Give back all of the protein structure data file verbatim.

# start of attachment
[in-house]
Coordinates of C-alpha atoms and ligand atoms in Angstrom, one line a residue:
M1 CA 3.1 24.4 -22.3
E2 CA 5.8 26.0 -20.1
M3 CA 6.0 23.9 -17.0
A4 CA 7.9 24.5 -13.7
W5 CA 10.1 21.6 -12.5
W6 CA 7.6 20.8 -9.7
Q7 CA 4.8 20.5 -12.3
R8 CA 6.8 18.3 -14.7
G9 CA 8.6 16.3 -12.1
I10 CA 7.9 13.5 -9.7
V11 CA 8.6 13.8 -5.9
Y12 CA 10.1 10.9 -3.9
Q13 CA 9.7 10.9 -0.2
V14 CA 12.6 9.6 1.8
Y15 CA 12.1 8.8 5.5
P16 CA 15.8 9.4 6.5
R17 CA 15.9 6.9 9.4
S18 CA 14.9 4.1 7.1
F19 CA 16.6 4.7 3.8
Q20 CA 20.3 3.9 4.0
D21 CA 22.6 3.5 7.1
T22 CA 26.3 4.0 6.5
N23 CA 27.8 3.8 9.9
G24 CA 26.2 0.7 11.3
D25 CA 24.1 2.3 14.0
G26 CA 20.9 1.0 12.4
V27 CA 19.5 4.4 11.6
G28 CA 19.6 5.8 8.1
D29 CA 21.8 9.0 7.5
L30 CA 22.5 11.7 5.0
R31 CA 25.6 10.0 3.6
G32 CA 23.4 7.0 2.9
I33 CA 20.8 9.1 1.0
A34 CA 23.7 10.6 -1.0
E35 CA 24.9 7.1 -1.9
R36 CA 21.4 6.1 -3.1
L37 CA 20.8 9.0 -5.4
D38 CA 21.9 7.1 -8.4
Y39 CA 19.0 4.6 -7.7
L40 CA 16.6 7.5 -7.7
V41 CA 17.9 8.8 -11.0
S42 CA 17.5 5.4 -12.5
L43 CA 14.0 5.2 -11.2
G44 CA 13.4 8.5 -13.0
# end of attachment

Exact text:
[in-house]
Coordinates of C-alpha atoms and ligand atoms in Angstrom, one line a residue:
M1 CA 3.1 24.4 -22.3
E2 CA 5.8 26.0 -20.1
M3 CA 6.0 23.9 -17.0
A4 CA 7.9 24.5 -13.7
W5 CA 10.1 21.6 -12.5
W6 CA 7.6 20.8 -9.7
Q7 CA 4.8 20.5 -12.3
R8 CA 6.8 18.3 -14.7
G9 CA 8.6 16.3 -12.1
I10 CA 7.9 13.5 -9.7
V11 CA 8.6 13.8 -5.9
Y12 CA 10.1 10.9 -3.9
Q13 CA 9.7 10.9 -0.2
V14 CA 12.6 9.6 1.8
Y15 CA 12.1 8.8 5.5
P16 CA 15.8 9.4 6.5
R17 CA 15.9 6.9 9.4
S18 CA 14.9 4.1 7.1
F19 CA 16.6 4.7 3.8
Q20 CA 20.3 3.9 4.0
D21 CA 22.6 3.5 7.1
T22 CA 26.3 4.0 6.5
N23 CA 27.8 3.8 9.9
G24 CA 26.2 0.7 11.3
D25 CA 24.1 2.3 14.0
G26 CA 20.9 1.0 12.4
V27 CA 19.5 4.4 11.6
G28 CA 19.6 5.8 8.1
D29 CA 21.8 9.0 7.5
L30 CA 22.5 11.7 5.0
R31 CA 25.6 10.0 3.6
G32 CA 23.4 7.0 2.9
I33 CA 20.8 9.1 1.0
A34 CA 23.7 10.6 -1.0
E35 CA 24.9 7.1 -1.9
R36 CA 21.4 6.1 -3.1
L37 CA 20.8 9.0 -5.4
D38 CA 21.9 7.1 -8.4
Y39 CA 19.0 4.6 -7.7
L40 CA 16.6 7.5 -7.7
V41 CA 17.9 8.8 -11.0
S42 CA 17.5 5.4 -12.5
L43 CA 14.0 5.2 -11.2
G44 CA 13.4 8.5 -13.0